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Dog Breed Ban Bill
According to currently Oklahoma law, it's illegal for communities to ban specific dog breeds. But now, one Senator wants to change that.
In 2009, a judge ruled Midwest City's ban on pit bulls as unconstitutional. But if Senate Bill 32 passes, communities like Midwest City will have the power to ban any dog breed they want.
"The vast majority of the population has dogs living in their homes and they do consider them part of their family," said Christy Counts, President of the Central Oklahoma Humane Society.
Christy Counts has two four-legged friends that she considers part of the family. But according to Counts, a new legislative bill could make her lose the dogs she loves.
"You're attacking people's family members when you're putting out a bill like this," said Counts.
Senator Patrick Anderson of Enid introduced a bill that if passed, would allow communities to ban specific dog breeds.
"It would allow those communities to make the decision on what breeds they felt they wanted to ban," said Senator Patrick Anderson.
"It would be heartbreaking for people," said Counts. "I mean, you're talking about families that may have had their dog for 10 years and suddenly they have to move out of the city or get rid of their family pet."
Counts, who is President of the Central Oklahoma Humane Society says a dog's breed does not define how it behaves. Instead, she says it's based on how the dog is raised.
"Dogs that are not spayed or neutered or have been tethered their entire life are 80-times more likely to be aggressive than a dog that's a family dog that's been spayed or neutered," said Counts.
Meanwhile, the Senator behind the bill is a dog owner himself.
Senator Anderson: "I have a beagle and a sheltie."
Marisa Mendelson, Fox 25:" How would you feel if Enid banned your particular kind of dog from your community and your family had to get rid of your dogs?"
Senator Anderson: "Well, that's a great question. But I would probably go and speak my mind at the City Council meetings, saying that I didn't think it was appropriate to ban this specific breed."
While Senator Anderson urges others to fight for their beliefs, the Central Oklahoma Humane Society plans to fight the bill.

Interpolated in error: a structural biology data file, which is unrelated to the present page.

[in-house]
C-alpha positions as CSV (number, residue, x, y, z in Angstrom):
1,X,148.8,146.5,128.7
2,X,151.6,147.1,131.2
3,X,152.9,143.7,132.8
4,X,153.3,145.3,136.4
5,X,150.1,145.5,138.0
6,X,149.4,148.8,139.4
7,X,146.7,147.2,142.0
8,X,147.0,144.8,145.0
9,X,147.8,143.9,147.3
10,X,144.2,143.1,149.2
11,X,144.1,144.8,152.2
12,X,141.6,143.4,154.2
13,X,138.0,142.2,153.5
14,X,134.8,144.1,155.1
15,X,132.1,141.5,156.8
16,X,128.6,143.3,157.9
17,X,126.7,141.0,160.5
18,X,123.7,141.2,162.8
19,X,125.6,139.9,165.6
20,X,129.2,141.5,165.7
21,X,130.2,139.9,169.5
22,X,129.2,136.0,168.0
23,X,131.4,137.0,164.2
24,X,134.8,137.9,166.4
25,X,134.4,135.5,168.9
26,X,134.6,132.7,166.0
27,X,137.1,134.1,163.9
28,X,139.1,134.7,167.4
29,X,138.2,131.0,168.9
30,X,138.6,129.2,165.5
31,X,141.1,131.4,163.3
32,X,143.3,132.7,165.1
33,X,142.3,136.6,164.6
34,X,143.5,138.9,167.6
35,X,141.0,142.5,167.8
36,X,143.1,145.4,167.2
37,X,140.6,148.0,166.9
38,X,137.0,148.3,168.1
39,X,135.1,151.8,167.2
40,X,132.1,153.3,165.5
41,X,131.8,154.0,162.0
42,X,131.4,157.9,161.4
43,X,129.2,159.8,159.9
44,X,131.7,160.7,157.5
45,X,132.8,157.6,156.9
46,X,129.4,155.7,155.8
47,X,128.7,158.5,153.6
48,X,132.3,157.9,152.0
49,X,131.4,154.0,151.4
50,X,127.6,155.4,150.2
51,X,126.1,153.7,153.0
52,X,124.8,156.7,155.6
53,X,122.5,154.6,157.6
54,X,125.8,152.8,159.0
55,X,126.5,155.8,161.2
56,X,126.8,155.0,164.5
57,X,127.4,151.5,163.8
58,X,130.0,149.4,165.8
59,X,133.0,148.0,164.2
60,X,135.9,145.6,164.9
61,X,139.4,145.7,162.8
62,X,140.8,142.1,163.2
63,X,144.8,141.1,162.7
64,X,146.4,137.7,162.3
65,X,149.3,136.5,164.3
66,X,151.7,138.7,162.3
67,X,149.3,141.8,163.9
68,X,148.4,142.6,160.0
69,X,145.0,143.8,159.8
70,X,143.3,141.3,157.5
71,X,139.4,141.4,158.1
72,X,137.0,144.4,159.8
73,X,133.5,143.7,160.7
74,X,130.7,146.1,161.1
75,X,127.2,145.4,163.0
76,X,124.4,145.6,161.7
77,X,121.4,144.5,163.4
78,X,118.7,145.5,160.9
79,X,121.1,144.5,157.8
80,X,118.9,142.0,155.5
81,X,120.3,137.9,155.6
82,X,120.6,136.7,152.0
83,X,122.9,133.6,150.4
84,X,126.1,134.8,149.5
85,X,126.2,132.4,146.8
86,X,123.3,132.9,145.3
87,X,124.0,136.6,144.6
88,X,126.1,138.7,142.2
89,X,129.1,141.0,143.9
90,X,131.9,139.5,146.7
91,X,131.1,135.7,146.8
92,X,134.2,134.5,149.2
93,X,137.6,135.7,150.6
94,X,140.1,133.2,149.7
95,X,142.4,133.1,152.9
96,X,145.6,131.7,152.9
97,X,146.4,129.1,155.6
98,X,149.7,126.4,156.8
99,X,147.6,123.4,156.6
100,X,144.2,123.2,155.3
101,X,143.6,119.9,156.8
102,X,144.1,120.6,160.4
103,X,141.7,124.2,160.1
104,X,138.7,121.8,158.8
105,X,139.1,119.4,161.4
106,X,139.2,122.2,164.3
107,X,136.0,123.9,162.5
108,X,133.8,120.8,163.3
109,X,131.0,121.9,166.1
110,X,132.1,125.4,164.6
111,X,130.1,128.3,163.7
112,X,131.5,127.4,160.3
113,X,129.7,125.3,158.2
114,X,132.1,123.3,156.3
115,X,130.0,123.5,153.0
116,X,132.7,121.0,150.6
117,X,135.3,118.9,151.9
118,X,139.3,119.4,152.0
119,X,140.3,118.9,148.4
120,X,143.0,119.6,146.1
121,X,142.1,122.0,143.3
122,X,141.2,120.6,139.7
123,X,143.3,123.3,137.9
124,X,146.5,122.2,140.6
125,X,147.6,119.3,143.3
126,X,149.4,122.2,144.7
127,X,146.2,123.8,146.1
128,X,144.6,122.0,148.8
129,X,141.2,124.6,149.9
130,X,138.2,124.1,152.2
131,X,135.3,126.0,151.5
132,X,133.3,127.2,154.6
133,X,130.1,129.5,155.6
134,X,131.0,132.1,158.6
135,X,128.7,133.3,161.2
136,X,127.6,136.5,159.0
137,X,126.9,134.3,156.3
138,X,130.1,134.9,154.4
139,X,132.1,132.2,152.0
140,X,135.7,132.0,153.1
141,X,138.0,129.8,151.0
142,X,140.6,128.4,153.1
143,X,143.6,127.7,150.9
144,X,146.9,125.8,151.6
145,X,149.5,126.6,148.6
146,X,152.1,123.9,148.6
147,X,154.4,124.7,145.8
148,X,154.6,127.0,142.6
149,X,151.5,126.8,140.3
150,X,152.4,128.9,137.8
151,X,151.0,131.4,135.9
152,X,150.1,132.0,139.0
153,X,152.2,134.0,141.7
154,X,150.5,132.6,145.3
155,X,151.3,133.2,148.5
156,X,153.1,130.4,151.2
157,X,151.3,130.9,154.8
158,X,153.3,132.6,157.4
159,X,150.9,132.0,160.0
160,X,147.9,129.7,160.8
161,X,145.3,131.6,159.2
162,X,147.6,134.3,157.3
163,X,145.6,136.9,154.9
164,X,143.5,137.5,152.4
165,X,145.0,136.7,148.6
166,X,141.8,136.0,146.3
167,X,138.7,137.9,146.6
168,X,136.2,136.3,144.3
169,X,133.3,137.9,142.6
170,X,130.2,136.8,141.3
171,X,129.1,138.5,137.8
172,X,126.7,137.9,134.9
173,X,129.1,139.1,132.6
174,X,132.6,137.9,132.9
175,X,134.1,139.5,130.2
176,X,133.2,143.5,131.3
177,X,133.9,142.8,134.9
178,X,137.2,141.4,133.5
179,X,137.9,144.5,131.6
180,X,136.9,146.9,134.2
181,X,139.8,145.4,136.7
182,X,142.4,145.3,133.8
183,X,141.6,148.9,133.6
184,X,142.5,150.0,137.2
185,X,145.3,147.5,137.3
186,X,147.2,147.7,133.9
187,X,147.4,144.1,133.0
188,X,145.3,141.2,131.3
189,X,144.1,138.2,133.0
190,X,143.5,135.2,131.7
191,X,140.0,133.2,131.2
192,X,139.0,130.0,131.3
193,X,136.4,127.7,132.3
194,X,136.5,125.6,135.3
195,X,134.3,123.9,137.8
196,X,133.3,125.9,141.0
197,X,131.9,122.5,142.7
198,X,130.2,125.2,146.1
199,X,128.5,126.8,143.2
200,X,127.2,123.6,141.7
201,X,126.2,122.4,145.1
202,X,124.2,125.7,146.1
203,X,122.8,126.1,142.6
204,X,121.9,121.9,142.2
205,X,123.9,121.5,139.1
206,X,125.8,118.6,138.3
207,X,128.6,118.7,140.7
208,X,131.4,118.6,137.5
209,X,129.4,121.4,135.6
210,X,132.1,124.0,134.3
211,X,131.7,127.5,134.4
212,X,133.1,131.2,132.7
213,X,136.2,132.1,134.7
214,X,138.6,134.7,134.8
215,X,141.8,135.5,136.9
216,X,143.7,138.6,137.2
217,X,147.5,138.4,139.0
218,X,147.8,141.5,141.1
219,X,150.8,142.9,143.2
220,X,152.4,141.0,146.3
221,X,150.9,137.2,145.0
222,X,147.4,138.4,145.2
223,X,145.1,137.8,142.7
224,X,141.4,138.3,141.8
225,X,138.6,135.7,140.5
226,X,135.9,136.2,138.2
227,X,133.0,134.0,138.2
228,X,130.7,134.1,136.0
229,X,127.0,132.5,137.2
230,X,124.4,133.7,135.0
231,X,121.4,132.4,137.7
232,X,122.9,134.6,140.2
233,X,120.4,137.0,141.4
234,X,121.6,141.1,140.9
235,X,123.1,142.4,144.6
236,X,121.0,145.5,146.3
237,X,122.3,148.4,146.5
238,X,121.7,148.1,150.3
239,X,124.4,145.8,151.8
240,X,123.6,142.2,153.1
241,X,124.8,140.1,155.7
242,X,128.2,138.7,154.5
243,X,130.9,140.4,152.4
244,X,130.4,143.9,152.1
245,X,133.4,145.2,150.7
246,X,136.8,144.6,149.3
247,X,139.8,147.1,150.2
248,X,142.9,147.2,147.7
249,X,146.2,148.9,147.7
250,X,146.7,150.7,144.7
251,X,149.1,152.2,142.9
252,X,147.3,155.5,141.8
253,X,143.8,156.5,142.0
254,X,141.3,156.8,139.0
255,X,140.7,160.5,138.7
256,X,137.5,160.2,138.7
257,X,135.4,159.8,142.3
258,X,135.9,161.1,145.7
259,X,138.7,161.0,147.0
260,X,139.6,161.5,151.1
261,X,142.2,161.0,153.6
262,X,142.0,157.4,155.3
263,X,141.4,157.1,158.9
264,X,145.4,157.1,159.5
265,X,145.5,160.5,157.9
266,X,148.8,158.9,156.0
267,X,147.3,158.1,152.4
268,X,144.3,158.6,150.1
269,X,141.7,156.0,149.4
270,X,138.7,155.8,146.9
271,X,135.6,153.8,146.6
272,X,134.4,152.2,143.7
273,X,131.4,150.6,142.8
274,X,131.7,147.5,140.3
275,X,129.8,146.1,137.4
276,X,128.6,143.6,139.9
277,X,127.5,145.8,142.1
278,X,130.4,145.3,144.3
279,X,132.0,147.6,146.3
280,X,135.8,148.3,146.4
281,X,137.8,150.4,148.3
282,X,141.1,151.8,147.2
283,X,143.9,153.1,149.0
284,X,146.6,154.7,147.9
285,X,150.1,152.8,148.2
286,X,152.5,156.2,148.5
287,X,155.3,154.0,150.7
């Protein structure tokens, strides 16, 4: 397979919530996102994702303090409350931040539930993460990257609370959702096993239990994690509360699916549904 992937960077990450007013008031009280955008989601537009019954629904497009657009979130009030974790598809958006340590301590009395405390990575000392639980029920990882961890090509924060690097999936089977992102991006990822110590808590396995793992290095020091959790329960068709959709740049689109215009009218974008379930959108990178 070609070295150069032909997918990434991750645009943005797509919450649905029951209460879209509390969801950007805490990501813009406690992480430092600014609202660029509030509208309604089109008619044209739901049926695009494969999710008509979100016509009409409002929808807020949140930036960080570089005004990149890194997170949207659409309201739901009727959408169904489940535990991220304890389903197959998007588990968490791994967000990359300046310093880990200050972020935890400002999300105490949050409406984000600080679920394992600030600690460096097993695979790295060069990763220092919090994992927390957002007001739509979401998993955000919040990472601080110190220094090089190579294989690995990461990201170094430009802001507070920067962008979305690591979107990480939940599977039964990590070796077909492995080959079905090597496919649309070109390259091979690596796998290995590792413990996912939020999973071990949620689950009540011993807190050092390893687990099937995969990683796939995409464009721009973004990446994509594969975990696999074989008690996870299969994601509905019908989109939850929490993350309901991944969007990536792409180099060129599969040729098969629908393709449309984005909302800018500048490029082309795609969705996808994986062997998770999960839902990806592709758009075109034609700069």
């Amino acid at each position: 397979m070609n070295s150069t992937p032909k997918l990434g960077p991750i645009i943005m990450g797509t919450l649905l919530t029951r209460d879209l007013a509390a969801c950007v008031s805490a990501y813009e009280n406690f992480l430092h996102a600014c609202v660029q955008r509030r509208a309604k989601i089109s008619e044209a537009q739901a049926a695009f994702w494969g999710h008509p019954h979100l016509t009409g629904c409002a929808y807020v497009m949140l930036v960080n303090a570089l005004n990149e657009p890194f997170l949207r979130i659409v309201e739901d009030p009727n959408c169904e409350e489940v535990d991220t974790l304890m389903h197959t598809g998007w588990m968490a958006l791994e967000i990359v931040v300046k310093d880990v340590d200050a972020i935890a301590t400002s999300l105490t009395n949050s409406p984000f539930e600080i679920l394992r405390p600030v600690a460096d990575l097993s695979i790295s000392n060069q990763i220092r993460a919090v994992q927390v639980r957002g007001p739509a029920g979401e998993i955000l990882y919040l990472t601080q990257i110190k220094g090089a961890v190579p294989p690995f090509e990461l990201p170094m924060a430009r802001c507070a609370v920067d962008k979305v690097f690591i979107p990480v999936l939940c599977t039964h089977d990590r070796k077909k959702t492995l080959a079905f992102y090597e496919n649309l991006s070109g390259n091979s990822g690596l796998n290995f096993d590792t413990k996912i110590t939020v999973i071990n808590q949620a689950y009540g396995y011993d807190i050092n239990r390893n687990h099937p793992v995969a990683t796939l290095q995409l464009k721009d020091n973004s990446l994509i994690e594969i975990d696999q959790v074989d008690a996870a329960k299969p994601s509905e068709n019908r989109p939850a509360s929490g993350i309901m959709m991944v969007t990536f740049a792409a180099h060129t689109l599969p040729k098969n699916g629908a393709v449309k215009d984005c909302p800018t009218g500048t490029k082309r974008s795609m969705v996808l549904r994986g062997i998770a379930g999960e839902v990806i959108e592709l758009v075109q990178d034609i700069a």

"This type of bill, although the intention is pure and good, is probably not the best way to achieve the goal," said Counts.
Once the legislative session starts on February 4th, Senate Bill 32 will be assigned to a committee. The bill has to pass that committee in order to go on to the senate.
MARISA MENDELSON, INVESTIGATIVE REPORTER
FOX 25 NEWS
Posted: Wednesday, January 16 2013, 10:40 PM CST
IN OKLAHOMA NEWS
Safe room mandates remain rare in tornado states
May 24, 2013 07:24 GMT
By DAVID A. LIEB Associated Press
MOORE, Okla. (AP) -- When a deadly tornado tore through the central Oklahoma city of Moore, many survivors emerged from their storm shelters to see their homes blown away.
The mayor suggested that storm shelters should perhaps be mandated for new homes. But that may be hard sell.
But not a single state currently requires storm shelters in new homes. And not even many communities do so.
Costs remain a deterrent despite the life-saving potential of personal storm shelters. So, too, does a general resistance to government mandates in politically conservative states in the nation's heartland where tornadoes are most prevalent.
Instead of a stick, Oklahoma currently offers a carrot to build storm shelters. It uses federal funds to award $2,000 rebates to residents who win a special storm-shelter lottery.
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